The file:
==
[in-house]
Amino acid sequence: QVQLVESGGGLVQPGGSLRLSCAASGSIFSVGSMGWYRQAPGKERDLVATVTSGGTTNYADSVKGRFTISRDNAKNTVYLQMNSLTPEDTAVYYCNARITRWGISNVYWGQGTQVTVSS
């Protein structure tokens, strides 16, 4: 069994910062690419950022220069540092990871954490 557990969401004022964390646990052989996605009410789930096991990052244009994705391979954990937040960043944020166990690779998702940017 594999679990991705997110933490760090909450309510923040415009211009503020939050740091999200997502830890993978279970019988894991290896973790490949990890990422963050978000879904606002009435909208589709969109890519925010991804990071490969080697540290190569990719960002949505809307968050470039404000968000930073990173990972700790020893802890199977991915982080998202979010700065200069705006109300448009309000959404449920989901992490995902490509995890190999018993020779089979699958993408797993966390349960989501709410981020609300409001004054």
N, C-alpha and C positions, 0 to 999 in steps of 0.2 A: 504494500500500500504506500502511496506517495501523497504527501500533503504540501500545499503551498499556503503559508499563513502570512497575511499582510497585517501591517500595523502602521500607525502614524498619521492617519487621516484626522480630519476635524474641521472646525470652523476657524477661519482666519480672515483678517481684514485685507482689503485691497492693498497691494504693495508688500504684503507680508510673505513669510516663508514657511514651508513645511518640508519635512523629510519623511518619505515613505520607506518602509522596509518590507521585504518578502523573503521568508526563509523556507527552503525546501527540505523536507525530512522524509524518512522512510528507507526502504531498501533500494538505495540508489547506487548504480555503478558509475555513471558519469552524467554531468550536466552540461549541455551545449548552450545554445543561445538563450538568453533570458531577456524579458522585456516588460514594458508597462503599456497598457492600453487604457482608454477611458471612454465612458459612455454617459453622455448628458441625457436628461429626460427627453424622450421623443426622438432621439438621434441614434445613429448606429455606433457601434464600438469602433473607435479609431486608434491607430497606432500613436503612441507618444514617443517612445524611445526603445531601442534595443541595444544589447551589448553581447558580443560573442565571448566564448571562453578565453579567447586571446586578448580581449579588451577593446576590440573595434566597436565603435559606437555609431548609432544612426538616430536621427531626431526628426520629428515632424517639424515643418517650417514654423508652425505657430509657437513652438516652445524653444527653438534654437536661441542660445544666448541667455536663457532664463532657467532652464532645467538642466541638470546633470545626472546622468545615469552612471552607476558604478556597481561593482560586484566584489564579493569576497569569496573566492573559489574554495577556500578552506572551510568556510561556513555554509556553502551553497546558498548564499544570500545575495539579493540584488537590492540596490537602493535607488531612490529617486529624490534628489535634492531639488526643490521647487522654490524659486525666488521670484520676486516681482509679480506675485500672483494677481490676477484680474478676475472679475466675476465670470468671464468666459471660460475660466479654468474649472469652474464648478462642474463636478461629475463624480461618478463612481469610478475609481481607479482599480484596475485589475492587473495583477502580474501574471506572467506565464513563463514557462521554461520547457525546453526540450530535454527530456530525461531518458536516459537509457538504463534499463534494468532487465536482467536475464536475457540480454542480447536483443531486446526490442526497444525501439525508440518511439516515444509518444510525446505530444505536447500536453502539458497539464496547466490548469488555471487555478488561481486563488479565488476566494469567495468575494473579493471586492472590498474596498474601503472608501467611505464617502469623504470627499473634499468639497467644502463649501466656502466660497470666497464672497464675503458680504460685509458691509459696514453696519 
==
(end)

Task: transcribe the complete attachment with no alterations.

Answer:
[in-house]
Amino acid sequence: QVQLVESGGGLVQPGGSLRLSCAASGSIFSVGSMGWYRQAPGKERDLVATVTSGGTTNYADSVKGRFTISRDNAKNTVYLQMNSLTPEDTAVYYCNARITRWGISNVYWGQGTQVTVSS
């Protein structure tokens, strides 16, 4: 069994910062690419950022220069540092990871954490 557990969401004022964390646990052989996605009410789930096991990052244009994705391979954990937040960043944020166990690779998702940017 594999679990991705997110933490760090909450309510923040415009211009503020939050740091999200997502830890993978279970019988894991290896973790490949990890990422963050978000879904606002009435909208589709969109890519925010991804990071490969080697540290190569990719960002949505809307968050470039404000968000930073990173990972700790020893802890199977991915982080998202979010700065200069705006109300448009309000959404449920989901992490995902490509995890190999018993020779089979699958993408797993966390349960989501709410981020609300409001004054």
N, C-alpha and C positions, 0 to 999 in steps of 0.2 A: 504494500500500500504506500502511496506517495501523497504527501500533503504540501500545499503551498499556503503559508499563513502570512497575511499582510497585517501591517500595523502602521500607525502614524498619521492617519487621516484626522480630519476635524474641521472646525470652523476657524477661519482666519480672515483678517481684514485685507482689503485691497492693498497691494504693495508688500504684503507680508510673505513669510516663508514657511514651508513645511518640508519635512523629510519623511518619505515613505520607506518602509522596509518590507521585504518578502523573503521568508526563509523556507527552503525546501527540505523536507525530512522524509524518512522512510528507507526502504531498501533500494538505495540508489547506487548504480555503478558509475555513471558519469552524467554531468550536466552540461549541455551545449548552450545554445543561445538563450538568453533570458531577456524579458522585456516588460514594458508597462503599456497598457492600453487604457482608454477611458471612454465612458459612455454617459453622455448628458441625457436628461429626460427627453424622450421623443426622438432621439438621434441614434445613429448606429455606433457601434464600438469602433473607435479609431486608434491607430497606432500613436503612441507618444514617443517612445524611445526603445531601442534595443541595444544589447551589448553581447558580443560573442565571448566564448571562453578565453579567447586571446586578448580581449579588451577593446576590440573595434566597436565603435559606437555609431548609432544612426538616430536621427531626431526628426520629428515632424517639424515643418517650417514654423508652425505657430509657437513652438516652445524653444527653438534654437536661441542660445544666448541667455536663457532664463532657467532652464532645467538642466541638470546633470545626472546622468545615469552612471552607476558604478556597481561593482560586484566584489564579493569576497569569496573566492573559489574554495577556500578552506572551510568556510561556513555554509556553502551553497546558498548564499544570500545575495539579493540584488537590492540596490537602493535607488531612490529617486529624490534628489535634492531639488526643490521647487522654490524659486525666488521670484520676486516681482509679480506675485500672483494677481490676477484680474478676475472679475466675476465670470468671464468666459471660460475660466479654468474649472469652474464648478462642474463636478461629475463624480461618478463612481469610478475609481481607479482599480484596475485589475492587473495583477502580474501574471506572467506565464513563463514557462521554461520547457525546453526540450530535454527530456530525461531518458536516459537509457538504463534499463534494468532487465536482467536475464536475457540480454542480447536483443531486446526490442526497444525501439525508440518511439516515444509518444510525446505530444505536447500536453502539458497539464496547466490548469488555471487555478488561481486563488479565488476566494469567495468575494473579493471586492472590498474596498474601503472608501467611505464617502469623504470627499473634499468639497467644502463649501466656502466660497470666497464672497464675503458680504460685509458691509459696514453696519 